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Coudray: Gay rights out of proposed gender policy
God still reigns supreme in T&T, according to the Constitution, and gay rights will not be a part of the Government’s draft national policy on gender and development. Minister of Gender, Youth and Child Development Marlene Coudray, finally breaking her silence on the controversy yesterday, said gay rights were not a part of the gender policy which is now before Cabinet, nor were they likely to be.
Coudray was responding to questions on a survey by the Caribbean Development Research Services Inc, which reportedly showed the majority of citizens were either tolerant or accepting of homosexuality and that it was not politically dangerous. Coudray, who was at an open house held by her ministry at the Centre of Excellence, was asked whether gay rights would be included in the gender policy.
“There is nothing in (it) that speaks to any gay rights. There were rumours all over the place that certain things are in the draft that are not,” she said. “The draft policy is before Cabinet and those issues were not part of it, so they are not likely to come up to affect the policy at all at this stage.” Coudray said this decision was not hers, but the unanimous wish of the Inter-Religious Organisation (IRO), which represents 25 different religious organisations, and a large number of other faith-based organisations.
“It really is not up to me,” she said. The ministry held two consultations with the religious groups at Capital Plaza on April 24 and May 3 and, according to IRO head Pundit Harrypersad Maharaj, they sent out a warning in advance to the Government that it would not get support for the legalisation of homosexuality.
Coudray said, “I convened a meeting with faith-based organisations and the IRO and its members and we had a very extensive, open and frank discussion with them. “We had to extend the discourse to two days and we came to terms with what they would like to see (in the gender policy). They reminded us the Constitution is based on the supremacy of God. “So those views are documented to be put forward. Proposals were formulated to be sent to the Finance and General Purposes Committee.”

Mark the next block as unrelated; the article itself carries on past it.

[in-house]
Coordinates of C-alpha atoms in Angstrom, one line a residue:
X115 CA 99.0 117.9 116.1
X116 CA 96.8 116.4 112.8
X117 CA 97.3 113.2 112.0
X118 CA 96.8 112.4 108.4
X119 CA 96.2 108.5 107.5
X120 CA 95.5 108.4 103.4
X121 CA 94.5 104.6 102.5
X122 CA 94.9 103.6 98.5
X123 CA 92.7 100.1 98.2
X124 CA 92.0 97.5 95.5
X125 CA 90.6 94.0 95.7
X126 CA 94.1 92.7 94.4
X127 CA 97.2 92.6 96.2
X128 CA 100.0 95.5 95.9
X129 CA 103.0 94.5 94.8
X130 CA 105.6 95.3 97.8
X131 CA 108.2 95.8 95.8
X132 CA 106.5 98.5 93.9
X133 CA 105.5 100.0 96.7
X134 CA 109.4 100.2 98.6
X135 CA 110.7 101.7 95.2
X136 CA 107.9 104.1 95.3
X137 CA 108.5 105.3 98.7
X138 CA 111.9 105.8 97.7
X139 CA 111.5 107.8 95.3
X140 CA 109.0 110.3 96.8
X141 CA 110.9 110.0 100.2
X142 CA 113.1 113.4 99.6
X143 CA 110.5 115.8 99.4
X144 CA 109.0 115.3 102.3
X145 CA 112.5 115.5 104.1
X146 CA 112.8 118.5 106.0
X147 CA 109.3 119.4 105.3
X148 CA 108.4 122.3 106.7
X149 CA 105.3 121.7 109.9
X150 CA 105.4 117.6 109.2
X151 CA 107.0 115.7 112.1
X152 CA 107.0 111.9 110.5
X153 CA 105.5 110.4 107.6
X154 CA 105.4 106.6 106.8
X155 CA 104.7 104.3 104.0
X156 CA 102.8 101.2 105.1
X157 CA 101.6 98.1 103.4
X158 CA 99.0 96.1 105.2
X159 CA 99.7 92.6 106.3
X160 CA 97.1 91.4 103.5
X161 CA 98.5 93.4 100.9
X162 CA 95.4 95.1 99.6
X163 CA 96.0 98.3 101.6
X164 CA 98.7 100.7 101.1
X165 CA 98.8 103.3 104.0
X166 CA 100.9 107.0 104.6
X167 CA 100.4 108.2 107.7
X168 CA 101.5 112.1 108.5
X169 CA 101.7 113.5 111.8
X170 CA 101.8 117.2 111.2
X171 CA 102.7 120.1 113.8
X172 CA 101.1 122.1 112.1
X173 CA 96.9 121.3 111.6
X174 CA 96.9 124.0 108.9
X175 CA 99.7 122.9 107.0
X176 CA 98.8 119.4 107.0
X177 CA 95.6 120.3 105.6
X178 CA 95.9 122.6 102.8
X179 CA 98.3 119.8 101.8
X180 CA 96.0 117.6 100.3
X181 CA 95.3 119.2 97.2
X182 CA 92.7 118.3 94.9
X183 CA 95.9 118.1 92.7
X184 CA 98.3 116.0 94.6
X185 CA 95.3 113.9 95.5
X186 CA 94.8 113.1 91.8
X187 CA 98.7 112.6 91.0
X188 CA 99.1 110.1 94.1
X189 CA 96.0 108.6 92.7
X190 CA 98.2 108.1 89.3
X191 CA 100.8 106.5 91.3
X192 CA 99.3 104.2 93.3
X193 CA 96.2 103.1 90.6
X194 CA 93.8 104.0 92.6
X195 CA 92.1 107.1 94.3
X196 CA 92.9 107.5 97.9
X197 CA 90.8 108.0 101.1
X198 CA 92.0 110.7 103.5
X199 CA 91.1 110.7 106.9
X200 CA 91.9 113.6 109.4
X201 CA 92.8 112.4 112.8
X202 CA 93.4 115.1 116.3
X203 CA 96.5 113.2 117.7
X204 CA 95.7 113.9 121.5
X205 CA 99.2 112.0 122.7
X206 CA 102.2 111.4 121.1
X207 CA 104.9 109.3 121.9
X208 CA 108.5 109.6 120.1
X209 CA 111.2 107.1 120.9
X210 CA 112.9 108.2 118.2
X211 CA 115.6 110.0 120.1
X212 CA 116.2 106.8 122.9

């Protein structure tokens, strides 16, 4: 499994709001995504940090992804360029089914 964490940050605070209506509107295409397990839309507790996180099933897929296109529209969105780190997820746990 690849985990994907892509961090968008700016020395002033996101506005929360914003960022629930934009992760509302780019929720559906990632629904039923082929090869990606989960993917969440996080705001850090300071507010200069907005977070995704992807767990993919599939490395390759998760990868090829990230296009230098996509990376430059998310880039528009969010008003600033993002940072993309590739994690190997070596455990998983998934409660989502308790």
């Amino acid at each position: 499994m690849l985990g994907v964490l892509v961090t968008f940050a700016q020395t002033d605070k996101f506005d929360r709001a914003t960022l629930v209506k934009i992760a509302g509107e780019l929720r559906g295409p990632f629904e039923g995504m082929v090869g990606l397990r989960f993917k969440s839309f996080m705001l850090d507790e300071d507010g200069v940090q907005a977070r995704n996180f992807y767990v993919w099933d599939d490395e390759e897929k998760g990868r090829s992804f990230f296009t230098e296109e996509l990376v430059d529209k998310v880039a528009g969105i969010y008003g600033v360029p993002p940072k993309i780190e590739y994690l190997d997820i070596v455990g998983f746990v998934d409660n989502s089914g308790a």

The F&GP is a subcommittee of Cabinet. The minister said some word on the policy would be coming soon. Asked if a representative of the gay community had met with her, she said no one sought to meet with her as minister. Asked to comment on the survey, Coudray replied, “We need to know the sample size and all of that.”
She said it took 30-plus years for the gender policy to come into being but it had never before reached the level of Cabinet, which was something to be commended. She said the delay was due to an effort to hear everyone’s views. Maharaj, noting that religious groups represented a significant proportion of the population, said the argument put forward was that gender, according to religious beliefs, constituted male and female, not homosexuals or other.
“We all unanimously agreed that from time immemorial humans were created as male and female, not homosexuals and all these kinds of things.” Maharaj said Leela Ramdeen, of the Catholic Commission for Social Justice, who was at the consultation with the minister, referred to the Rome Statute of the International Criminal Court which declared that the term gender referred only to the two sexes of male and female.
Maharaj said while there might be objections to the religious community’s position, its members are holding to it very firmly. “We can’t tell people how to live their lives but we are saying it must not become lawful. “If the Government ever intends to legalise same-sex marriages in T&T, we are sending out a warning in advance it will not get the support of the religious community.”